CAMBRIDGE, Mass. - As anyone who as ever picked up a guitar or a tennis racket knows, precise timing is often an essential part of performing complex tasks. Now, by studying the brain circuits that control bird song, MIT researchers have identified a ‘chain reaction’ of brain activity that appears to control the timing of song.The song of the zebra finch is very stereotypic; each song lasts about 1 second, and consists of multiple syllables whose timing is almost precisely the same from one performance to the next.† ’It’s a great model system for studying how the brain controls actions’, says Michale Fee, senior author of the study and a member of the McGovern Institute for Brain Research. The brain structures involved in bird song production have been identified, and Fee and colleagues had previously shown that the tempo of the song is controlled by a brain area known as HVC. During the 1-second song, individual neurons in HVC fire just one short burst of activity at a precise time point within the song. Different neurons fire at different times, so the activity of these neurons represents a ‘time stamp’ that causes the correct instructions to be sent to the vocal organs at each instant within the song. But how does each HVC neuron know when to fire with such perfect timing? Several different ideas have been proposed, but one especially appealing idea is the ‘synfire chain’ model, in which neurons fire in a chain reaction - each one triggering the next in the sequence, like a cascade of falling dominos. In a new study , which appears in the October 24 online issue of Nature, Fee and colleagues have now tested this idea using intracellular recordings, an approach that can record tiny voltage fluctuations in individual HVC neurons. In a technical tour-de-force, they developed a method in which these recordings could be made while the bird was freely moving around his cage and engage in natural behaviors such as singing.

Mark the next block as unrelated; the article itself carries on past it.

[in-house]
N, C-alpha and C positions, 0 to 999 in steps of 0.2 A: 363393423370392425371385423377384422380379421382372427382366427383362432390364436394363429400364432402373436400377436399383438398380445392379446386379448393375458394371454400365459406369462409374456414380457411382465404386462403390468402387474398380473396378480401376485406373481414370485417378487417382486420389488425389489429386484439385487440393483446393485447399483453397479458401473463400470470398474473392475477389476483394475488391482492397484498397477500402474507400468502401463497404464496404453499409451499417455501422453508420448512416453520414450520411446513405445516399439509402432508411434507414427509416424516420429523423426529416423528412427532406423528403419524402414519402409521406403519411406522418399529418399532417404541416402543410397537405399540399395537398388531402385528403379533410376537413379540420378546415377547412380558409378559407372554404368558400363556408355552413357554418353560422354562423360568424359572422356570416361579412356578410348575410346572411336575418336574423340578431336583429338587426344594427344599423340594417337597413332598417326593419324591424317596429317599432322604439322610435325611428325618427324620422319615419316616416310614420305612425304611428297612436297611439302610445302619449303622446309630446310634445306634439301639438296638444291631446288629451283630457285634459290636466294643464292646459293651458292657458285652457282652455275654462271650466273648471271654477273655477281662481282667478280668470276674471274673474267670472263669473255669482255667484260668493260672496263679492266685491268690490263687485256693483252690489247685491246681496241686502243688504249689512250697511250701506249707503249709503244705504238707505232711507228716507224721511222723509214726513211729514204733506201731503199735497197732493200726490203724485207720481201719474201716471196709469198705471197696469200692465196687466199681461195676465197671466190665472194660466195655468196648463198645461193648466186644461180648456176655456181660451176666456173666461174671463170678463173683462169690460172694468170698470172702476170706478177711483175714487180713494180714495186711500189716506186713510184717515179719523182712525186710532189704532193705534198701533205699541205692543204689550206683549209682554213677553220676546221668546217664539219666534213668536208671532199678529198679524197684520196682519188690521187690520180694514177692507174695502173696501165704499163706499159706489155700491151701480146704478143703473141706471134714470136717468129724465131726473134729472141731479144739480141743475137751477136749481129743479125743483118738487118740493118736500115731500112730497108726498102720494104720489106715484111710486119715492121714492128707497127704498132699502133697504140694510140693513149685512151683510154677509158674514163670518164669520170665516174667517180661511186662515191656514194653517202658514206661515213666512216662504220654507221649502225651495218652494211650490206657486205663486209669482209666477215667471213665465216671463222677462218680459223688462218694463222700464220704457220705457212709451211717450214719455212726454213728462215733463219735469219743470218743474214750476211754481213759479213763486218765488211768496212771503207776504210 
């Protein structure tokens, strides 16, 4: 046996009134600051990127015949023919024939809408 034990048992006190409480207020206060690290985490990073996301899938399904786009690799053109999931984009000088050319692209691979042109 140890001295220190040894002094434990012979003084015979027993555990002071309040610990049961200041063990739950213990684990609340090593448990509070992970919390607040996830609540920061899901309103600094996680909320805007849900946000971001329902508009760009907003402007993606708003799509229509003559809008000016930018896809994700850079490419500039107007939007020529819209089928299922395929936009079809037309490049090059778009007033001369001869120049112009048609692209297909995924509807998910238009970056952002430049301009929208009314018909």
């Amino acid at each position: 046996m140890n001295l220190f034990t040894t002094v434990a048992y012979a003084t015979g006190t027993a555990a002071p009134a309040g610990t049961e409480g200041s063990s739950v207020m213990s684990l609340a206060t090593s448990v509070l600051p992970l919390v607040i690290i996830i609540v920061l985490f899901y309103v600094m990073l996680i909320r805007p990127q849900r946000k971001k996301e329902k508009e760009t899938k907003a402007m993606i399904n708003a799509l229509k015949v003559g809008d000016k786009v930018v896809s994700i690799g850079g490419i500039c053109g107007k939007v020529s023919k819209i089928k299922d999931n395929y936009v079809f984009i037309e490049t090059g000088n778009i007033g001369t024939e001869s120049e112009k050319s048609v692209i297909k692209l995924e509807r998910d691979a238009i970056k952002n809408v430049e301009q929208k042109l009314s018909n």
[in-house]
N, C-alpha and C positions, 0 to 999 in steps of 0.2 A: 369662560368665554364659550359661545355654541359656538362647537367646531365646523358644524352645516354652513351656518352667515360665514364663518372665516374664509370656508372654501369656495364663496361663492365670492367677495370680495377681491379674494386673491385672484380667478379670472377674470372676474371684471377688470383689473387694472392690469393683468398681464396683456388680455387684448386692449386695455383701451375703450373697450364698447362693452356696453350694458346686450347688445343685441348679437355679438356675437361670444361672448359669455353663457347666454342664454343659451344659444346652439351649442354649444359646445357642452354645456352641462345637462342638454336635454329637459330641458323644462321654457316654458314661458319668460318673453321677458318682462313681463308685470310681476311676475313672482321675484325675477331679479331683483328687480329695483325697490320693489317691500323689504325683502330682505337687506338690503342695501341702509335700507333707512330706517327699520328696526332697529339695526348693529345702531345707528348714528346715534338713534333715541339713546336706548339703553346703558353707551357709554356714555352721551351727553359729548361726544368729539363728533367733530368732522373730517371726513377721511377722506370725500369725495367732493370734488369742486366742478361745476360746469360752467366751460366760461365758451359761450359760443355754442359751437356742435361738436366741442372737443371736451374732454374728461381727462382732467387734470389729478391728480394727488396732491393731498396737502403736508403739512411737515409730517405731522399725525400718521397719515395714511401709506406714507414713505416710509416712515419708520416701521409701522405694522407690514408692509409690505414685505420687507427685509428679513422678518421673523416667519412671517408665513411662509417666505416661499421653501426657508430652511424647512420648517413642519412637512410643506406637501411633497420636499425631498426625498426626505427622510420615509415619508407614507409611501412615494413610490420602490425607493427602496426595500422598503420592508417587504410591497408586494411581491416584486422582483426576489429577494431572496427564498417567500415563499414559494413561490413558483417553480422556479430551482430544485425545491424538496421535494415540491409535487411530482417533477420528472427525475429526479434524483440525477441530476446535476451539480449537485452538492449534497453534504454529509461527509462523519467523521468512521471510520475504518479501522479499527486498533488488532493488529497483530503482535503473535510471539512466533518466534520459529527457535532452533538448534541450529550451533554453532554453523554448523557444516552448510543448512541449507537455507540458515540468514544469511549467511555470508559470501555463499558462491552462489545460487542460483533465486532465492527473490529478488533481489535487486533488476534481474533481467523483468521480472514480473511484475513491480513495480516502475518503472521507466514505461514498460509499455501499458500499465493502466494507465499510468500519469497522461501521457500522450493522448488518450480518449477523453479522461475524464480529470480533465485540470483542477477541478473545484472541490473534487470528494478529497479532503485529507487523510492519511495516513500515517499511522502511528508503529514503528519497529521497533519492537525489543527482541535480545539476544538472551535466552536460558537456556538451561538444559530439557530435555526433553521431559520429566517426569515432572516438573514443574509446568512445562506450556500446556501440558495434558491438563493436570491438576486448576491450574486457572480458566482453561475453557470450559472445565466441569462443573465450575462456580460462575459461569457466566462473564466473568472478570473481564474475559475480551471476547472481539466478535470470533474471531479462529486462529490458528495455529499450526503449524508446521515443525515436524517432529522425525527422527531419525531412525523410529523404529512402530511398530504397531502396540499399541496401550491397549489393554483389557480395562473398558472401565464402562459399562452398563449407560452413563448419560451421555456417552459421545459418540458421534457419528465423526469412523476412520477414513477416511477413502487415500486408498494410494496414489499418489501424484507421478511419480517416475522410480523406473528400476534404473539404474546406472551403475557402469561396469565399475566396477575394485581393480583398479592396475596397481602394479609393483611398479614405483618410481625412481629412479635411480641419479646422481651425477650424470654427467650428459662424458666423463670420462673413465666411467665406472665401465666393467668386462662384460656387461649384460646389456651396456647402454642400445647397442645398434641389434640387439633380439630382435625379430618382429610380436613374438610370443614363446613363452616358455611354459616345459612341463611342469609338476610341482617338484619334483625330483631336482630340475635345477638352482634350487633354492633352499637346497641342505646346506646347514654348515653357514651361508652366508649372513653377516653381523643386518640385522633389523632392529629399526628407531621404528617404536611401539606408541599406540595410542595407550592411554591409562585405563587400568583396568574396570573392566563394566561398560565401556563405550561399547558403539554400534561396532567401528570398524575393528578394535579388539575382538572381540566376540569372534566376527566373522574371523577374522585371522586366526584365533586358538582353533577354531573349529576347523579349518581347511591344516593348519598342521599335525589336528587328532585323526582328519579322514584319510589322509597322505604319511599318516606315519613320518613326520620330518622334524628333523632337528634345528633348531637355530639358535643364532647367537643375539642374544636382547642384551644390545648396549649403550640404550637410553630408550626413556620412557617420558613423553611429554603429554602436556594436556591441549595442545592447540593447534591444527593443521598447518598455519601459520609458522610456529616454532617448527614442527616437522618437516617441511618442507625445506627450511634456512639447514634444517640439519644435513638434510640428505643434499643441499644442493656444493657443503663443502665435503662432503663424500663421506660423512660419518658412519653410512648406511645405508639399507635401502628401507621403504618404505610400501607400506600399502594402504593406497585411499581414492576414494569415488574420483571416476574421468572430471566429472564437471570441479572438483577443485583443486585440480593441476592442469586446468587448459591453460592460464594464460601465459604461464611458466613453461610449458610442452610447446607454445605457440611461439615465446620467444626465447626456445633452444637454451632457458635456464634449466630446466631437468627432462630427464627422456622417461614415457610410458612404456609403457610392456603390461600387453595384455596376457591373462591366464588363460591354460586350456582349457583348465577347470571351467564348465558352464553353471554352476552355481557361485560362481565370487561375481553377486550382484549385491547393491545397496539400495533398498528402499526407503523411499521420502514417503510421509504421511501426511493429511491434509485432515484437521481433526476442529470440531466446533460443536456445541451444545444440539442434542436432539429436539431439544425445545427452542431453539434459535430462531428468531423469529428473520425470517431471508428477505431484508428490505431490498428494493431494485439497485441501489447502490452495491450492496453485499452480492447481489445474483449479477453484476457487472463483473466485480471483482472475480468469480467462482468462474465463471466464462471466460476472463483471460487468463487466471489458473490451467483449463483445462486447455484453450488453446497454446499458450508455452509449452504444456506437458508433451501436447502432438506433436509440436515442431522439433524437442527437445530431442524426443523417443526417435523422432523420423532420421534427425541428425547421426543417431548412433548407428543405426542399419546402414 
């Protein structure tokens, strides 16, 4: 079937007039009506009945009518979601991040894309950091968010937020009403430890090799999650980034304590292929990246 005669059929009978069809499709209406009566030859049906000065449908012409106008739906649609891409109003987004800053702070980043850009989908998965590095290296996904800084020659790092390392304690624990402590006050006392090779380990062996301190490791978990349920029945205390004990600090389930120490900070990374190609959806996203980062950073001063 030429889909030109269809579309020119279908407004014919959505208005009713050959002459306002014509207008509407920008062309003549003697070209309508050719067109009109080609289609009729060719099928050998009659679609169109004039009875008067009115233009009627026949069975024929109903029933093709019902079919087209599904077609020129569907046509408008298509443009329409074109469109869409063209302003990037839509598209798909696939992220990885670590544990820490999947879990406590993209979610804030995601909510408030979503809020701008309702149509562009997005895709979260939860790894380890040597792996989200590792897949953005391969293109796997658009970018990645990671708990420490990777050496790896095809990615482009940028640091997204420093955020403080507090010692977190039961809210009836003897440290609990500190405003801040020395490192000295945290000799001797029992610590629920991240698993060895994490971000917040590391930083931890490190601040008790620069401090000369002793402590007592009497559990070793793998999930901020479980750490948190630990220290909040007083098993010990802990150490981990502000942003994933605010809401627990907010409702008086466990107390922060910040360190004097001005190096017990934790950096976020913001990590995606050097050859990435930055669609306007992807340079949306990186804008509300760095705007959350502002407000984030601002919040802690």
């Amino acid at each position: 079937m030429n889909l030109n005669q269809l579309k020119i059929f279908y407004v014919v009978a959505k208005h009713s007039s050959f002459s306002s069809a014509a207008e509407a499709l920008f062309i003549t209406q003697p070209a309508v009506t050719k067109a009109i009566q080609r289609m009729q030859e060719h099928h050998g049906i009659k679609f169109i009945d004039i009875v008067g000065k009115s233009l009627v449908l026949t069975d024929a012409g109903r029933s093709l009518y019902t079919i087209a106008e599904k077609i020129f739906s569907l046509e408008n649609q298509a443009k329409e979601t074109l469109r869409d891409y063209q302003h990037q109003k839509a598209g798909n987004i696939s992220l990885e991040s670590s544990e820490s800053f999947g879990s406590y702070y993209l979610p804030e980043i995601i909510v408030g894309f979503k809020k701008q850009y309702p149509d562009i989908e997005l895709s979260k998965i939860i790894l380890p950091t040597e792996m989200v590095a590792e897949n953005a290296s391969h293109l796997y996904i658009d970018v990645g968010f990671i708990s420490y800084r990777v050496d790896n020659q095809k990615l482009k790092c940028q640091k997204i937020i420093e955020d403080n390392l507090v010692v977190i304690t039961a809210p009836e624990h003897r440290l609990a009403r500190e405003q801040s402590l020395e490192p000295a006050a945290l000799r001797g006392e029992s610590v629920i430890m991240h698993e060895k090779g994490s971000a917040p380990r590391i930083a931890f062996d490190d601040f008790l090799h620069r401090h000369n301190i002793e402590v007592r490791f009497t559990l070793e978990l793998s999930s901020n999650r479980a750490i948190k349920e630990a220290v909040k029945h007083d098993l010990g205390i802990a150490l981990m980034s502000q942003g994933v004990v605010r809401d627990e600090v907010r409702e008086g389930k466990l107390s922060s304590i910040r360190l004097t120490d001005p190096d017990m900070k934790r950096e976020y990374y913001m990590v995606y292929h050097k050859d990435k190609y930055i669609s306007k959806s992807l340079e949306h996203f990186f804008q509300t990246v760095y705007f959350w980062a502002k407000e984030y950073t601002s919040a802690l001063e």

The song of the zebra finch lasts about 1 second, and consists of multiple syllables whose timing is almost precisely the same from one performance to the next.
Video: Dan Rubin/MIT